Archive for November, 2013

My 25th Anniversary: A Beautiful Life

November 27, 2013

Unknown-3November 27 is my 25th wedding anniversary. Such occasions can be considered meaningless calendrical artifacts. But they do provide prompts for reflection and celebration. Yet in truth I hardly need it, since no day goes by without my reflecting upon and celebrating my marriage.

My wife has said she feels the lack of a sociability brain module that others have; and I feel that myself. There’s a lot of the loner in me. And, when I belatedly got ‘round to hankering after women, I was pretty clueless in going about it. Doubtful of my ability to land a great catch, I’d have settled for less; I cringe to think of some of the unsuitable women I pursued, fortunately without success. It’s an irony that the one I actually did get was the best of them all.Unknown-1

And whereas, for most people, by my stage of life, those fires have dimmed to embers, I am having it backwards – having now what normally comes with youth. It’s said that youth is wasted on the young, and in the sense meant, I certainly wasted mine; but I’m making up for it now, certainly not wasting my elderhood. And the inversion seems advantageous, since now I have the seasoned wisdom to appreciate the gift.

What I mean to say is that I’m actually more in love with my wife than ever. Couplings are supposed to start out passionate and then ratchet down to tamer feelings. This too I’ve inverted. If my marrying Therese was more from intellect than passion – really a utilitarian judgment – that judgment has been wholly vindicated, and the feelings once tame have grown intense.

UnknownBut, of course, just as my choice 25 years ago was not from heedless passion, nor is my passion now heedless either. It rises from what she is and what we are together. Quite simply, we have a beautiful life together. One of the big mistakes in marriage is the hope of changing the other person – an error we’ve never made. Indeed, acceptance of each’s nature, and allowing each to be him/herself, is a fundamental principle of our marriage. But perhaps for us that’s easy. Or for me, at least; maybe the most annoying things about Therese are her leaving windows open, and dishes in the sink; at which I just smile, small prices to pay for all that’s wonderful about her. How splendid it is to be greeted each morning with her smile.

I’ve read that the key to happiness is: low expectations. You’re less likely to be disappointed, and more likely to be pleasantly surprised. It’s worked for me; I am still in a state of pleasant surprise at what I’ve gotten.

Unknown-2

Yet one can see life as ultimately cruel and tragic. Nothing is given to us without its finally being taken away. The beautiful life Therese and I have will end. But no law of the universe decreed our entitlement to such a gift at all. We can only rejoice at what we’ve been given.

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Bloody Mindedness

November 24, 2013

OK, I’m supposed to be an optimist.

UnknownSo there’s this place in Japan called the Yasukuni shrine, a memorial to Japan’s war dead. Fine, except that it enshrines some top convicted war criminals. And leading Japanese politicians insist on paying visits. This infuriates countries like South Korea and China that suffered at the hands of those war criminals. It’s part of Japan’s obtuse reticence about owning up to the evil it did. They don’t seem to realize confession is good for the soul. And it would be cheap confession: after all, hardly anyone responsible for the crimes is still around.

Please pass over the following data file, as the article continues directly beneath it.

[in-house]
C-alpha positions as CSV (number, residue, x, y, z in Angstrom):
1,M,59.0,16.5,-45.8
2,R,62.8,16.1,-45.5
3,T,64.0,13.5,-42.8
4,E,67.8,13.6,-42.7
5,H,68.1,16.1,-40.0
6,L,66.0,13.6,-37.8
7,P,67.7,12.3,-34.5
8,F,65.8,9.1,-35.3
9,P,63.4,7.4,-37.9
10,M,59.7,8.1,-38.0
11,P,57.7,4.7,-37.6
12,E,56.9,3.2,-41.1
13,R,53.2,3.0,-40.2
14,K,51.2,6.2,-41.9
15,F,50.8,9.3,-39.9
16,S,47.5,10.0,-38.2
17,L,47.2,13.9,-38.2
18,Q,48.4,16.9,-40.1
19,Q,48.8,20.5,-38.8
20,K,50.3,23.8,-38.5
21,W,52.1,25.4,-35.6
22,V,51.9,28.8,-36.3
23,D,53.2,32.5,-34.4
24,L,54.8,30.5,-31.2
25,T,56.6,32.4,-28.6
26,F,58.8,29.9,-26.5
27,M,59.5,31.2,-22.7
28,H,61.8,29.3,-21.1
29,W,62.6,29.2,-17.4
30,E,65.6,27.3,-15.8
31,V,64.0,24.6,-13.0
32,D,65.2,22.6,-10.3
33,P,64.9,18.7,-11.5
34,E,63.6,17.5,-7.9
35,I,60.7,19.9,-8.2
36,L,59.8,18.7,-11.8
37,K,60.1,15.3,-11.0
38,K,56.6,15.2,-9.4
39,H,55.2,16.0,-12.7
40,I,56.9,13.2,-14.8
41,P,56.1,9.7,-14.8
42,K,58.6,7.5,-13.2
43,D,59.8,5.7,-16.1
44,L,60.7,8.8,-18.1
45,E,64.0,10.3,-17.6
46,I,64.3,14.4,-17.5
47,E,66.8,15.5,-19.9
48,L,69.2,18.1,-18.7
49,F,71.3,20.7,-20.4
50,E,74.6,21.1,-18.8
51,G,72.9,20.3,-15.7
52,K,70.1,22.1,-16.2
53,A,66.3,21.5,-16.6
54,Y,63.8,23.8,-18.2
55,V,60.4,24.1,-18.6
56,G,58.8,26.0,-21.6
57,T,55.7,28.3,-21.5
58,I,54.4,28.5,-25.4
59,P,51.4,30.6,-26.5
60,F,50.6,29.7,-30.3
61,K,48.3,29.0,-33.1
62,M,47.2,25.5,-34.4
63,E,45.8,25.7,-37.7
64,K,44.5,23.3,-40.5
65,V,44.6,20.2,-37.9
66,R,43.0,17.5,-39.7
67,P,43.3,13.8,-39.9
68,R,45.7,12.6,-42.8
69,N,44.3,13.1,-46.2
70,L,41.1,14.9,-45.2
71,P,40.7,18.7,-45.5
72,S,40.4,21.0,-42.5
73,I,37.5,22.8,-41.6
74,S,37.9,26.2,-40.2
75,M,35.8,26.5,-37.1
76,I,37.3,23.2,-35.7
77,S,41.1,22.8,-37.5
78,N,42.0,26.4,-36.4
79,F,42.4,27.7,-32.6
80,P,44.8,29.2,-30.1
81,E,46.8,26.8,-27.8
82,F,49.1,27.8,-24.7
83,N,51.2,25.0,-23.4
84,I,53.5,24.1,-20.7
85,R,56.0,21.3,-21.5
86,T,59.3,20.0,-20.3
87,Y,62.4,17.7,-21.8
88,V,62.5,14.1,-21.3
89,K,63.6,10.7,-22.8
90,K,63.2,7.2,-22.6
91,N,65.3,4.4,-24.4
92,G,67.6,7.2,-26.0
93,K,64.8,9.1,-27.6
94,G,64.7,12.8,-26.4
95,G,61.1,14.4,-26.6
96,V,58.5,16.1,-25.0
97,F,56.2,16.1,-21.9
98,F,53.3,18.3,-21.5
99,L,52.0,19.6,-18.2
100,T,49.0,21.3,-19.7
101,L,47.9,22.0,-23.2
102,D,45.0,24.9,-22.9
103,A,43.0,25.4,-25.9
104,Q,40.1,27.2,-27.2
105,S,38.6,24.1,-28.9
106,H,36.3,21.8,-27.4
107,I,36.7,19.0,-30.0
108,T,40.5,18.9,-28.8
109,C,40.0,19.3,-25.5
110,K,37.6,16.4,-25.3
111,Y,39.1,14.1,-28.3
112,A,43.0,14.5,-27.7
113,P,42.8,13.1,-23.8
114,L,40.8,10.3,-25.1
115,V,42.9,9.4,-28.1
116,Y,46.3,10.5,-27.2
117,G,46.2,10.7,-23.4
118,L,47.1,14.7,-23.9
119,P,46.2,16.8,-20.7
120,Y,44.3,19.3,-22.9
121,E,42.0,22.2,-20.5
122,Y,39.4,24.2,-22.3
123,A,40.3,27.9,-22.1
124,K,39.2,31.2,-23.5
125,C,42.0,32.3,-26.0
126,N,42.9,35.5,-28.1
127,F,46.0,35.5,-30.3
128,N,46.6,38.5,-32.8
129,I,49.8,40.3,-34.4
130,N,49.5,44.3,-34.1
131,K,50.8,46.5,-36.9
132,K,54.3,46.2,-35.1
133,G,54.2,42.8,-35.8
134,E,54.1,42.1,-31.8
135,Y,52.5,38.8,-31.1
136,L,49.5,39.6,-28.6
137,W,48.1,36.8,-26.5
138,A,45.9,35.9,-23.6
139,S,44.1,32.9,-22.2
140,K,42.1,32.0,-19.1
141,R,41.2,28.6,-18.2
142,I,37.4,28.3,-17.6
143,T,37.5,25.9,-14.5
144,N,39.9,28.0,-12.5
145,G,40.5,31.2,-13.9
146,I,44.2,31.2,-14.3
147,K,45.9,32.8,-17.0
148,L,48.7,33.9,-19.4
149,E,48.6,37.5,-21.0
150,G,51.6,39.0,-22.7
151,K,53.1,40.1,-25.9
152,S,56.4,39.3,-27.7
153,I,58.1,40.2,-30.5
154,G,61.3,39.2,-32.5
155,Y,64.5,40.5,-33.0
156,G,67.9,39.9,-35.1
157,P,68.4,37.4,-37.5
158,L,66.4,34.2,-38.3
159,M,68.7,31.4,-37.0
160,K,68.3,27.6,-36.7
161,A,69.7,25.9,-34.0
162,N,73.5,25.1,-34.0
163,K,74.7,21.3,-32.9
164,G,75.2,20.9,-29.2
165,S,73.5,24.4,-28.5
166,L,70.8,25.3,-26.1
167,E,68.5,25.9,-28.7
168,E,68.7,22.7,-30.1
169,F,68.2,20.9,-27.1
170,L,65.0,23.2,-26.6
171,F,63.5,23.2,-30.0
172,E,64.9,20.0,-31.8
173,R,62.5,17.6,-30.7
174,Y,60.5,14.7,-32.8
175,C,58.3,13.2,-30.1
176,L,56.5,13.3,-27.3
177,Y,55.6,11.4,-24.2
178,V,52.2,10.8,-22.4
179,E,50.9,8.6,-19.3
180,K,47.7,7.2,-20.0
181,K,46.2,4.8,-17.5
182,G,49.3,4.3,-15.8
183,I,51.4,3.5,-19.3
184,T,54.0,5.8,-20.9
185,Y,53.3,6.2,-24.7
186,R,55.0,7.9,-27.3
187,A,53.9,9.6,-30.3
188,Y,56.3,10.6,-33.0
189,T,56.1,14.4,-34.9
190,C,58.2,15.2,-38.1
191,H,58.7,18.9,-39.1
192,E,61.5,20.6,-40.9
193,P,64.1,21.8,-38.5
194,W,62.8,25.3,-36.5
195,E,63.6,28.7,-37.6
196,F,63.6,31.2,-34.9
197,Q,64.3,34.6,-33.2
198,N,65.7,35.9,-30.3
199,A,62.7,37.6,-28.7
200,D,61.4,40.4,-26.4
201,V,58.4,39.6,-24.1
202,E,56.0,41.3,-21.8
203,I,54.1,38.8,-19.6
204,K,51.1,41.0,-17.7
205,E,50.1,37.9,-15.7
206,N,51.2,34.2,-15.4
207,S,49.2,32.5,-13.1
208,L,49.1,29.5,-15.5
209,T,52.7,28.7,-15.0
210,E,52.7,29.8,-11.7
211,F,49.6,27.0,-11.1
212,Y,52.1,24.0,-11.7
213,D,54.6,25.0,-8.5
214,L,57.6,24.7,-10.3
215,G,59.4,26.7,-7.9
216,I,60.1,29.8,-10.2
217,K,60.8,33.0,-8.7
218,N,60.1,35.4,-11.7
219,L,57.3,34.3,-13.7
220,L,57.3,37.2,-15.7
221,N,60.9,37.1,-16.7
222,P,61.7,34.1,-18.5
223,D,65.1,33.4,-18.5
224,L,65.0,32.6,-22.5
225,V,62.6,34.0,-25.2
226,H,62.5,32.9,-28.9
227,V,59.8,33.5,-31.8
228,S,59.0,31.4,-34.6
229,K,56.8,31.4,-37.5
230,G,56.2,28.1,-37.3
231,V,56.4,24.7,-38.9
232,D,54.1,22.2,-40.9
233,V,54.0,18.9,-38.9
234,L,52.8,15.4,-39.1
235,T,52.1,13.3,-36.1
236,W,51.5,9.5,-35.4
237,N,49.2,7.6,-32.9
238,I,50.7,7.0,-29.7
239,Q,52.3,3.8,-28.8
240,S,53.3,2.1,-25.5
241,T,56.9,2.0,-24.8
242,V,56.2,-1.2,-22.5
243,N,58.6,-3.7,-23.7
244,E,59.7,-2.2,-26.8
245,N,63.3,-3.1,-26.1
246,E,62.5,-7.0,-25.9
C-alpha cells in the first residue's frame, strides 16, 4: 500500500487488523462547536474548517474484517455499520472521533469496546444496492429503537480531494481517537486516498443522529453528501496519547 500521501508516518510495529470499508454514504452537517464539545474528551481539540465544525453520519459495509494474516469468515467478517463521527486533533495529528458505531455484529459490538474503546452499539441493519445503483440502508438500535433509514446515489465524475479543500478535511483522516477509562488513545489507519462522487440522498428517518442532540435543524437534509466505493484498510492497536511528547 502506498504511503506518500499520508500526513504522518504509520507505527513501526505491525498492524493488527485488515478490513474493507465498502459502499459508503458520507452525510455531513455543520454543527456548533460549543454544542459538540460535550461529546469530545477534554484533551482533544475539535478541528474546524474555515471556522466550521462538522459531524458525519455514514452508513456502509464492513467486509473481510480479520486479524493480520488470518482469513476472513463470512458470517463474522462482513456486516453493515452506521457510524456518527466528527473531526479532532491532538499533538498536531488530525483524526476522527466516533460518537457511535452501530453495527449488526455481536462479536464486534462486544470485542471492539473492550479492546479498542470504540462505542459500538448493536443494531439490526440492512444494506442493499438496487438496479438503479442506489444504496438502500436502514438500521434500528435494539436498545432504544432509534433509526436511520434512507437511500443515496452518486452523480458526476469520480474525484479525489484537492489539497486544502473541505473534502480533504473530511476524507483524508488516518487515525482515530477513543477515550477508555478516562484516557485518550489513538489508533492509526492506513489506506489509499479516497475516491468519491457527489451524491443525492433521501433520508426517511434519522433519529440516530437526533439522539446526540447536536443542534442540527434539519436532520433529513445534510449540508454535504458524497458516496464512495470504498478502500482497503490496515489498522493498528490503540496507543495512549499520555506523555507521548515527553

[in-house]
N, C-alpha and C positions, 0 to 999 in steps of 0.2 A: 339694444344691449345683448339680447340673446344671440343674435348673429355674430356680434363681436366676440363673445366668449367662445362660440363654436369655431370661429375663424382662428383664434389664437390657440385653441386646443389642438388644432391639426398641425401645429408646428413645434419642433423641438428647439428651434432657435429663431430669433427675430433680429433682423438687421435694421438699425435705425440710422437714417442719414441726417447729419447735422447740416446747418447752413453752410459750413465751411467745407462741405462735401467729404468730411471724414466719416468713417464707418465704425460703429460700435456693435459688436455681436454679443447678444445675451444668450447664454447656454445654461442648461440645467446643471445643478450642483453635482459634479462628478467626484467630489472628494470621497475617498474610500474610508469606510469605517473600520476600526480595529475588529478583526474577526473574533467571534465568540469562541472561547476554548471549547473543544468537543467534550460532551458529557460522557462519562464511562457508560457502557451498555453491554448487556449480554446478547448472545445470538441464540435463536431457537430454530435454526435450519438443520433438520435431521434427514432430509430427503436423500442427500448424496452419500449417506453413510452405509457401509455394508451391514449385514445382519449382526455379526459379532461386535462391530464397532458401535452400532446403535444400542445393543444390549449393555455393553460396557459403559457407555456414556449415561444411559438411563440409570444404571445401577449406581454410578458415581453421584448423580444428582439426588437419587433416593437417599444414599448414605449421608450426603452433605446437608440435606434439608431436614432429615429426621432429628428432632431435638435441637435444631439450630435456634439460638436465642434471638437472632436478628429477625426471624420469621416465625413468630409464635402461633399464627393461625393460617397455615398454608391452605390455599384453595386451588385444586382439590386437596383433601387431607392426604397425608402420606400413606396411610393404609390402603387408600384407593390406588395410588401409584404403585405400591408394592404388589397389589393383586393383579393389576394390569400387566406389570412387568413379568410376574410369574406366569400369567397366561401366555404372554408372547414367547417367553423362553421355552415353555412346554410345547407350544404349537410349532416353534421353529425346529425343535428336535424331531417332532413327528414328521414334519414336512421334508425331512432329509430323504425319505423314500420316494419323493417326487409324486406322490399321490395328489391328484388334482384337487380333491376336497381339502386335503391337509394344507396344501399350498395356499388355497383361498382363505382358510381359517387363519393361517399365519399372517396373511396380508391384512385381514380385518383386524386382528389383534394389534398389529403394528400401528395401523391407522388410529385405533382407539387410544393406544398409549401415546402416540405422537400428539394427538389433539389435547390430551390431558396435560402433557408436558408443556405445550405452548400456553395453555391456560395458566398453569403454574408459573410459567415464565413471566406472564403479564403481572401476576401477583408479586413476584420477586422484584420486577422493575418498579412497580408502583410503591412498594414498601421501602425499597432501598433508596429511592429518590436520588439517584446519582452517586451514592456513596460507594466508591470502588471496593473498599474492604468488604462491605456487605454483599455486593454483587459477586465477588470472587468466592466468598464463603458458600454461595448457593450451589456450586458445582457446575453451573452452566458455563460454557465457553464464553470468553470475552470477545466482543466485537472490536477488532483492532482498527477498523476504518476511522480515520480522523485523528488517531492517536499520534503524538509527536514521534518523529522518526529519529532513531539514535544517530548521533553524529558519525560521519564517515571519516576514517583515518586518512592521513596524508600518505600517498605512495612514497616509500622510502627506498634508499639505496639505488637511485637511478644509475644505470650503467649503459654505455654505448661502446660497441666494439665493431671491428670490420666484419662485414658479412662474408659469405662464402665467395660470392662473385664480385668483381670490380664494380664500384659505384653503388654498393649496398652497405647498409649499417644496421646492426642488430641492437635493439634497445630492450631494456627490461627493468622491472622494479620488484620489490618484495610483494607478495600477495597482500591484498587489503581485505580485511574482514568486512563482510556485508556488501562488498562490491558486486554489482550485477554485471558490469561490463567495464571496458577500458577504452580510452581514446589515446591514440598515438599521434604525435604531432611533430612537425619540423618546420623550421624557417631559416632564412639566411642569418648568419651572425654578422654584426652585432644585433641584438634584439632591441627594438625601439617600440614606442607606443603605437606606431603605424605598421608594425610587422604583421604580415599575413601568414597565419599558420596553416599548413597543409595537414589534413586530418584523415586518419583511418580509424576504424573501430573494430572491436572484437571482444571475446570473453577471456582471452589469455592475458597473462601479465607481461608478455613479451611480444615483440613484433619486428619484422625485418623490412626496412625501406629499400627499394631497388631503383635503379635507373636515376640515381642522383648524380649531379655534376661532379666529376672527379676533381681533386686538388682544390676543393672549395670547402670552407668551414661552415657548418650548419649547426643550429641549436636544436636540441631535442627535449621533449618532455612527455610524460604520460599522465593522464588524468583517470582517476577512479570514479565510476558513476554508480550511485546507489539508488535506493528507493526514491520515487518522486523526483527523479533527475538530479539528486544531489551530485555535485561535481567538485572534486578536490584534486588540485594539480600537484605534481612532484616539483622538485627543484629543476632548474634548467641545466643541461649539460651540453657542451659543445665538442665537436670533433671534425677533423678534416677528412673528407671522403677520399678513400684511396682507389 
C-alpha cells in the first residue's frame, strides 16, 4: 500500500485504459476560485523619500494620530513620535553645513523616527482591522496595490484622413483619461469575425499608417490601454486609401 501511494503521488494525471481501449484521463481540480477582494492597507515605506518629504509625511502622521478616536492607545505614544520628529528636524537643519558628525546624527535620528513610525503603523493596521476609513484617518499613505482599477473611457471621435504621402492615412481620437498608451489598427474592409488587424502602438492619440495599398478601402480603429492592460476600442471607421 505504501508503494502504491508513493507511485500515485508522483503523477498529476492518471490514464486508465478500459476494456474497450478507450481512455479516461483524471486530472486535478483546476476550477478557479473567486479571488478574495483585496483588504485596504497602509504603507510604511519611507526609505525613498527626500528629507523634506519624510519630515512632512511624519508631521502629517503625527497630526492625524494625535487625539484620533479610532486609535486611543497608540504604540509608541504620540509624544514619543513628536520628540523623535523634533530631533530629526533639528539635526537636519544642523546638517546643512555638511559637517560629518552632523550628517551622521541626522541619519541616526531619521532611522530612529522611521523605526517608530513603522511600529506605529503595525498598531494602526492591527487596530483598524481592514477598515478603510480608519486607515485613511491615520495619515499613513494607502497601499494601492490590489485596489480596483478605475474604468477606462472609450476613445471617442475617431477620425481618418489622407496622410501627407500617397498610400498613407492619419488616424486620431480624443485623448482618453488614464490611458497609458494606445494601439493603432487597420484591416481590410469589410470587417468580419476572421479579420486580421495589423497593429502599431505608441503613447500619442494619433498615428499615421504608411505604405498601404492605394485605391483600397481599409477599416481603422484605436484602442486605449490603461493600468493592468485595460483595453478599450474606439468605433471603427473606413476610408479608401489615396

For crying out loud, come up with some fudge to get the war criminals out of Yasukuni; or just stop visiting there. Sheesh.

imagesSimilar story with Turkey and the 1915 Armenian genocide. Would it kill you to acknowledge this happened? “Not on our watch; it was those other guys, long ago, not even guys we liked; in fact, we rebelled against that bunch and threw them out.” But no; for reasons unfathomable to me, Turkey still balks, and makes it a crime even to talk about the Armenian genocide.

Then there’s the ever-troubling Macedonian question. What is the Macedonian question? The name. I kid you not. When Macedonia became a nation, upon the Yugoslav break-up, Greece objected to the name, as though the Macedonians were somehow stealing it because Alexander the Great, 2300 years ago, was Macedonian, and maybe these uppity new Macedonians were implying a claim to the part of Macedonia still in Greece. images-1Macedonia denied this, but the Greeks refused to be satisfied. For a while, the new country actually had to bear the ungainly name, “The Former Yugoslav Republic of Macedonia.” I’m not making any of this up. Anyway, 20 years later, Greece continues to bitch and make life hell for Macedonia.

If the Greeks won’t be reasonable, just change the damn name. Call it Nonmacedonia, Unmacedonia, Immacedonia, or something.

And somebody please remind me why I’m supposed to be an optimist.

“Nestor Chylak Killed Kennedy”

November 21, 2013
Nestor Chylak

Nestor Chylak

“Nestor Chylak killed Kennedy,” was a graffiti I found scratched on a wooden school desk almost 50 years ago. It lodged in my brain because it seemed to neatly satirize already rampant assassination conspiracy theories. I didn’t know who, if anyone, Nestor Chylak was. (A baseball umpire, I  just now learned by googling; he had no (known) connection to JFK.)